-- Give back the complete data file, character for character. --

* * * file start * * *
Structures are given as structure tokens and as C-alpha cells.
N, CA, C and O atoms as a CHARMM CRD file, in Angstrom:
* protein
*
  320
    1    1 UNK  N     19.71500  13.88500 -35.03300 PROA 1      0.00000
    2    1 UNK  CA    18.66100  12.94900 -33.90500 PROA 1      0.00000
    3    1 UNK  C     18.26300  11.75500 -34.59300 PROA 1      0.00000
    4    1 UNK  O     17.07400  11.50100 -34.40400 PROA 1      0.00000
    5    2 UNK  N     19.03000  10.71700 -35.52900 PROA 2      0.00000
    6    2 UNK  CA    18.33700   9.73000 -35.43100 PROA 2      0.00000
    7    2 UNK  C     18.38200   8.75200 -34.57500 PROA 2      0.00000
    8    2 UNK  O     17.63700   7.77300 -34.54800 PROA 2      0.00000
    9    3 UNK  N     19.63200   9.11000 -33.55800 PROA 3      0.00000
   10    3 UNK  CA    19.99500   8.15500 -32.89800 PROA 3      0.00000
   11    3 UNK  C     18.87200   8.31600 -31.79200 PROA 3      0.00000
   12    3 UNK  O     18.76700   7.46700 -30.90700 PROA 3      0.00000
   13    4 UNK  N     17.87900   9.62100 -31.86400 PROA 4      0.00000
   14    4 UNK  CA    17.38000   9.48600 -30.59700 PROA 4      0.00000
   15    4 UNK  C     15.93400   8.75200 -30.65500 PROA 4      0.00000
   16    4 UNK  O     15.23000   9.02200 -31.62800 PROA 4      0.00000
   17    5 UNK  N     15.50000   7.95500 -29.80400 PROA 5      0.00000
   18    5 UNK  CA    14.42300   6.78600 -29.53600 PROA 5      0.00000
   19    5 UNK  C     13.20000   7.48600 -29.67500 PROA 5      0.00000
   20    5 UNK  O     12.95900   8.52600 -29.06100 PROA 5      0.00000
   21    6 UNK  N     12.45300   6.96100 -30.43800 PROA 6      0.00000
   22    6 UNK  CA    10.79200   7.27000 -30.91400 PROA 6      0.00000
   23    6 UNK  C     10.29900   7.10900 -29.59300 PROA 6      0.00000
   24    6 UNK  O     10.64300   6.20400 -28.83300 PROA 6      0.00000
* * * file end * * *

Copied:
Structures are given as structure tokens and as C-alpha cells.
N, CA, C and O atoms as a CHARMM CRD file, in Angstrom:
* protein
*
  320
    1    1 UNK  N     19.71500  13.88500 -35.03300 PROA 1      0.00000
    2    1 UNK  CA    18.66100  12.94900 -33.90500 PROA 1      0.00000
    3    1 UNK  C     18.26300  11.75500 -34.59300 PROA 1      0.00000
    4    1 UNK  O     17.07400  11.50100 -34.40400 PROA 1      0.00000
    5    2 UNK  N     19.03000  10.71700 -35.52900 PROA 2      0.00000
    6    2 UNK  CA    18.33700   9.73000 -35.43100 PROA 2      0.00000
    7    2 UNK  C     18.38200   8.75200 -34.57500 PROA 2      0.00000
    8    2 UNK  O     17.63700   7.77300 -34.54800 PROA 2      0.00000
    9    3 UNK  N     19.63200   9.11000 -33.55800 PROA 3      0.00000
   10    3 UNK  CA    19.99500   8.15500 -32.89800 PROA 3      0.00000
   11    3 UNK  C     18.87200   8.31600 -31.79200 PROA 3      0.00000
   12    3 UNK  O     18.76700   7.46700 -30.90700 PROA 3      0.00000
   13    4 UNK  N     17.87900   9.62100 -31.86400 PROA 4      0.00000
   14    4 UNK  CA    17.38000   9.48600 -30.59700 PROA 4      0.00000
   15    4 UNK  C     15.93400   8.75200 -30.65500 PROA 4      0.00000
   16    4 UNK  O     15.23000   9.02200 -31.62800 PROA 4      0.00000
   17    5 UNK  N     15.50000   7.95500 -29.80400 PROA 5      0.00000
   18    5 UNK  CA    14.42300   6.78600 -29.53600 PROA 5      0.00000
   19    5 UNK  C     13.20000   7.48600 -29.67500 PROA 5      0.00000
   20    5 UNK  O     12.95900   8.52600 -29.06100 PROA 5      0.00000
   21    6 UNK  N     12.45300   6.96100 -30.43800 PROA 6      0.00000
   22    6 UNK  CA    10.79200   7.27000 -30.91400 PROA 6      0.00000
   23    6 UNK  C     10.29900   7.10900 -29.59300 PROA 6      0.00000
   24    6 UNK  O     10.64300   6.20400 -28.83300 PROA 6      0.00000